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Improved Forest Fire Danger Rating Using Regression Kriging with the Canadian Precipitation Analysis (CaPA) System in Alberta Open Access


Other title
Regression kriging
Canadian Precipitation Analysis (CaPA)
Fire danger rating
Type of item
Degree grantor
University of Alberta
Author or creator
Supervisor and department
Mike Flannigan (Renewable Resources)
Examining committee member and department
Xianli Wang (Canadian Forest Service)
Jen Beverly (Renewable Resources)
Nadir Erbilgin (Renewable Resources)
Department of Renewable Resources
Forest Biology and Management
Date accepted
Graduation date
2017-11:Fall 2017
Master of Science
Degree level
Estimating precipitation is currently one of the key challenges of accurate Fire Danger Rating. New gridded precipitation analysis systems such as the Canadian Precipitation Analysis System (CaPA) may be superior to the current analytical interpolation strategies, thin plate spline (TPS), and inverse distance weighting (IDW). To compare the performance of CaPA and interpolation methods in the forested area of Alberta, I evaluated precipitation estimates from CaPA and 17 algorithms of five interpolation methods, including IDW, smoothed TPS, non-smoothed TPS, ordinary kriging, and regression kriging. Precipitation estimates were generated using station observations through leave-one-out cross-validation and were evaluated using a range of skill scores (MAE, Bias, ETS, and FBI). I also assessed impacts of these precipitation estimates on the Canadian Forest Fire Weather Index (FWI) System and examined the impacts of weather station density on model performance. Results show that CaPA was only a mid-tiered method (13th of 18), except in Doppler radar covered areas, where CaPA performed second best. Regression kriging (with CaPA as a covariate) was the best method and produced precipitation estimates with 19.6% lower MAE compared with IDW. I found that the best method shifted with station density; CaPA was the best method when fire weather station density fell below 0.6 stations per 10 000km2 while regression kriging was the best method above this threshold. Additionally, this study showed that the FWI System responded to precipitation estimates differently due to their varying drying time lag of the indexes. Quick drying indexes (FFMC, ISI, FWI) preferred methods with lower MAE (e.g., regression kriging with smoothing), while slow drying indexes (DMC, DC, BUI) preferred methods with lower Bias (e.g., regression kriging without smoothing). Overall, I recommend the use of regression kriging with CaPA as a covariate to estimate fire danger across landscapes.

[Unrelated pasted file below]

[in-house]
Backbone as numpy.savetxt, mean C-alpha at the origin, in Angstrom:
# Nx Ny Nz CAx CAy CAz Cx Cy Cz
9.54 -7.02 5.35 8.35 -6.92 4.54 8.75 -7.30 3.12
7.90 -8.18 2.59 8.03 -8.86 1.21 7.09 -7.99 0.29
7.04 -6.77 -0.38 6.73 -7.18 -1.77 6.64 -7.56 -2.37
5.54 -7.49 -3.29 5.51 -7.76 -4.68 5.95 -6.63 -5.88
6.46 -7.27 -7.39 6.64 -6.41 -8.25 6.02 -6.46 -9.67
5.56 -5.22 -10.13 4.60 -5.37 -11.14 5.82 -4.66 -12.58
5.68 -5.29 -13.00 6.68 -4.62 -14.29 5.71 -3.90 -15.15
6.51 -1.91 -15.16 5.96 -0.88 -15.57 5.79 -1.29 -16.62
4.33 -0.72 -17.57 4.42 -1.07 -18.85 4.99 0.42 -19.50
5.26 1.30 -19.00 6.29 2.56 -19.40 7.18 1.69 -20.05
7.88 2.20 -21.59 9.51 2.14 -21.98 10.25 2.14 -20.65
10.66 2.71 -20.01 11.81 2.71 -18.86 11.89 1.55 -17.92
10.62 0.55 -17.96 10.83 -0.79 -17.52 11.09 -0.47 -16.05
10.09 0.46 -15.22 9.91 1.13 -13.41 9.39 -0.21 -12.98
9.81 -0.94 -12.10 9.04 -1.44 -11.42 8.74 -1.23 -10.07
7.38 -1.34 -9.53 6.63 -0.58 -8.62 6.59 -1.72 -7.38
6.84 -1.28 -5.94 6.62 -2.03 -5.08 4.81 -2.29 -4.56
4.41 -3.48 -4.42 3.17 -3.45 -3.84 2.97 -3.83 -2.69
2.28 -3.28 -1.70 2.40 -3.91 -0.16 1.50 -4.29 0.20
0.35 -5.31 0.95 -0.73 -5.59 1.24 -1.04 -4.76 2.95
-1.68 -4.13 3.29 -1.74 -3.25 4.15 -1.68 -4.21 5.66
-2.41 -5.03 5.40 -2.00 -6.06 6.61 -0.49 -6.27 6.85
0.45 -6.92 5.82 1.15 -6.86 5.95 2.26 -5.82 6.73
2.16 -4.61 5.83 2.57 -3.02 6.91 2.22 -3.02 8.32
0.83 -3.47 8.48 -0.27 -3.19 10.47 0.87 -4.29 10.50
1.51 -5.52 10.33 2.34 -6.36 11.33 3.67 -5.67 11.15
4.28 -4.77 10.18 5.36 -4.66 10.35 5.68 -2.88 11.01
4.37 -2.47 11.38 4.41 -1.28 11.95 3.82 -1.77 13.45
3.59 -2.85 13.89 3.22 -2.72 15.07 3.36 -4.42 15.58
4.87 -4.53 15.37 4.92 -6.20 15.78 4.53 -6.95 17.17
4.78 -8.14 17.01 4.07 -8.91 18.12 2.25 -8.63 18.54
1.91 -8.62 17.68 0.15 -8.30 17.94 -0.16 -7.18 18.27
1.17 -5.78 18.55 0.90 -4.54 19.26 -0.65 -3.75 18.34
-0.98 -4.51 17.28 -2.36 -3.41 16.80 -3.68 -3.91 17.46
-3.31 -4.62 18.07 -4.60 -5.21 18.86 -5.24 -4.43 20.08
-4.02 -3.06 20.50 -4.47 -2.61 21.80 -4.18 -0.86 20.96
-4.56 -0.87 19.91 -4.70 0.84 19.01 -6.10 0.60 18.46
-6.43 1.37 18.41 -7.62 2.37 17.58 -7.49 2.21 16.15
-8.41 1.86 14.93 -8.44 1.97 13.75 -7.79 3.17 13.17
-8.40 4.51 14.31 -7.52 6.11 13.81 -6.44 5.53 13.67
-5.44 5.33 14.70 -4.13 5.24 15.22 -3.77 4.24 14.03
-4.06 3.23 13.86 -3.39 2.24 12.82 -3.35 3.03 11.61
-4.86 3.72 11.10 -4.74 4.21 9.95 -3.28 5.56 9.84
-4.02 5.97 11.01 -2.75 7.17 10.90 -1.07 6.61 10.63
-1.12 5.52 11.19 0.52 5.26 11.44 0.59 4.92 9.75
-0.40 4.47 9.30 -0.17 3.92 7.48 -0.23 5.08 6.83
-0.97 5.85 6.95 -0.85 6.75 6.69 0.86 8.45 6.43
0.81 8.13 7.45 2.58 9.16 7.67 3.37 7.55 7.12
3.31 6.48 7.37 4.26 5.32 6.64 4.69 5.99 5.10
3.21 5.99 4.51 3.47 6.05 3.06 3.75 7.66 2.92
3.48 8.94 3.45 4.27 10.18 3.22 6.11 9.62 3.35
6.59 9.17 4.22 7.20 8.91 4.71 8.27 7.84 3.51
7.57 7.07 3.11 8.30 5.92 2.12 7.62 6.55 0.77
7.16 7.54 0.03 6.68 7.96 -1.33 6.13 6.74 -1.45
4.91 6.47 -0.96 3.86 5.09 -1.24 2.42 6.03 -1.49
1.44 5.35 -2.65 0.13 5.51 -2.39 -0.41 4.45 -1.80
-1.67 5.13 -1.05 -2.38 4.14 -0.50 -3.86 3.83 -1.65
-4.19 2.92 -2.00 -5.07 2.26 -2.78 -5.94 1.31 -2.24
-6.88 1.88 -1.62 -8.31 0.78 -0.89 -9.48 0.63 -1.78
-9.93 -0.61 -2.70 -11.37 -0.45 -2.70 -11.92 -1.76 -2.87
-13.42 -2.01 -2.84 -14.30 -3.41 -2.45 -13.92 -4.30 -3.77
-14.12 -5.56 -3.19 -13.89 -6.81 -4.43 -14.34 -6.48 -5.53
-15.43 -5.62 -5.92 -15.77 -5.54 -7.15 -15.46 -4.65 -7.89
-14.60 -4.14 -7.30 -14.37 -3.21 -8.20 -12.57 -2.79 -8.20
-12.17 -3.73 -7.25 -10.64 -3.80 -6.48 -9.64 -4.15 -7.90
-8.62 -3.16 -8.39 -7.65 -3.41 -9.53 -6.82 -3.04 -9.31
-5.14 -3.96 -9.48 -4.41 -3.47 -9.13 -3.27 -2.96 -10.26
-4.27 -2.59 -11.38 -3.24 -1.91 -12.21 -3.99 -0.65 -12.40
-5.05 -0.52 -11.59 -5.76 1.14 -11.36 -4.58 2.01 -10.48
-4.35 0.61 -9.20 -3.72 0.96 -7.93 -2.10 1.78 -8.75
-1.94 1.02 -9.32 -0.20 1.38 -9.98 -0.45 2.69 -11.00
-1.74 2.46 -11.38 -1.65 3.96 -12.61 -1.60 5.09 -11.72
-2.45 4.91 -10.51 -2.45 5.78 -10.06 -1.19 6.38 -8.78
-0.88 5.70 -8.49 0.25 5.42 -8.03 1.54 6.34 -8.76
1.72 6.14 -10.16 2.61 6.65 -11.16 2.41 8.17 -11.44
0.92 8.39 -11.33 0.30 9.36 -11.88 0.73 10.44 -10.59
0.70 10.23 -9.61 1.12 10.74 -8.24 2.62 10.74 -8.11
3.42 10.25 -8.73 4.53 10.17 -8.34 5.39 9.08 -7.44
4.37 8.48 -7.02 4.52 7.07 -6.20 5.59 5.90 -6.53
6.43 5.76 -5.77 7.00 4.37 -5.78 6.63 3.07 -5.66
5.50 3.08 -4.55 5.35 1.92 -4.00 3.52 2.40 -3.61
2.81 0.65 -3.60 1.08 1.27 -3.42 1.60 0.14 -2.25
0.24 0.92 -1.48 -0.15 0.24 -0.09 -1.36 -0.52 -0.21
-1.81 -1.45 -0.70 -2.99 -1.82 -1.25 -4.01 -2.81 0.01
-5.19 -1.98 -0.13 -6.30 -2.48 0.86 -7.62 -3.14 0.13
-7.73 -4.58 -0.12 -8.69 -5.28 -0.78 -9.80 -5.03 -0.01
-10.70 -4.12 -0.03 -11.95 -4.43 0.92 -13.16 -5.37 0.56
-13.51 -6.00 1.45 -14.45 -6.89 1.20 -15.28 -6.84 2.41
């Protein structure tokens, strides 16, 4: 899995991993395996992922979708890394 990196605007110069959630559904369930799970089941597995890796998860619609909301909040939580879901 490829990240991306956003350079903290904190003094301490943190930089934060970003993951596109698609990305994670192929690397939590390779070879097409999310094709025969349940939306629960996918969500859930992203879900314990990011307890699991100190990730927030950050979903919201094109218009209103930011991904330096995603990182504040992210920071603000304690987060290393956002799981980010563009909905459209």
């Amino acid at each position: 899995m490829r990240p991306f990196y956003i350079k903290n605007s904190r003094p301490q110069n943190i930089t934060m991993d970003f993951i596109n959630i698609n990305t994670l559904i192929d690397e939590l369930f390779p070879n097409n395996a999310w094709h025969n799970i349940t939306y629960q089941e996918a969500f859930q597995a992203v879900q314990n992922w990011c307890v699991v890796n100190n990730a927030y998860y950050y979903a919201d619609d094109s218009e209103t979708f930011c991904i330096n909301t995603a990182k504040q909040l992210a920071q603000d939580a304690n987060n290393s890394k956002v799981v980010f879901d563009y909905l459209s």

This thesis is made available by the University of Alberta Libraries with permission of the copyright owner solely for the purpose of private, scholarly or scientific research. This thesis, or any portion thereof, may not otherwise be copied or reproduced without the written consent of the copyright owner, except to the extent permitted by Canadian copyright law.
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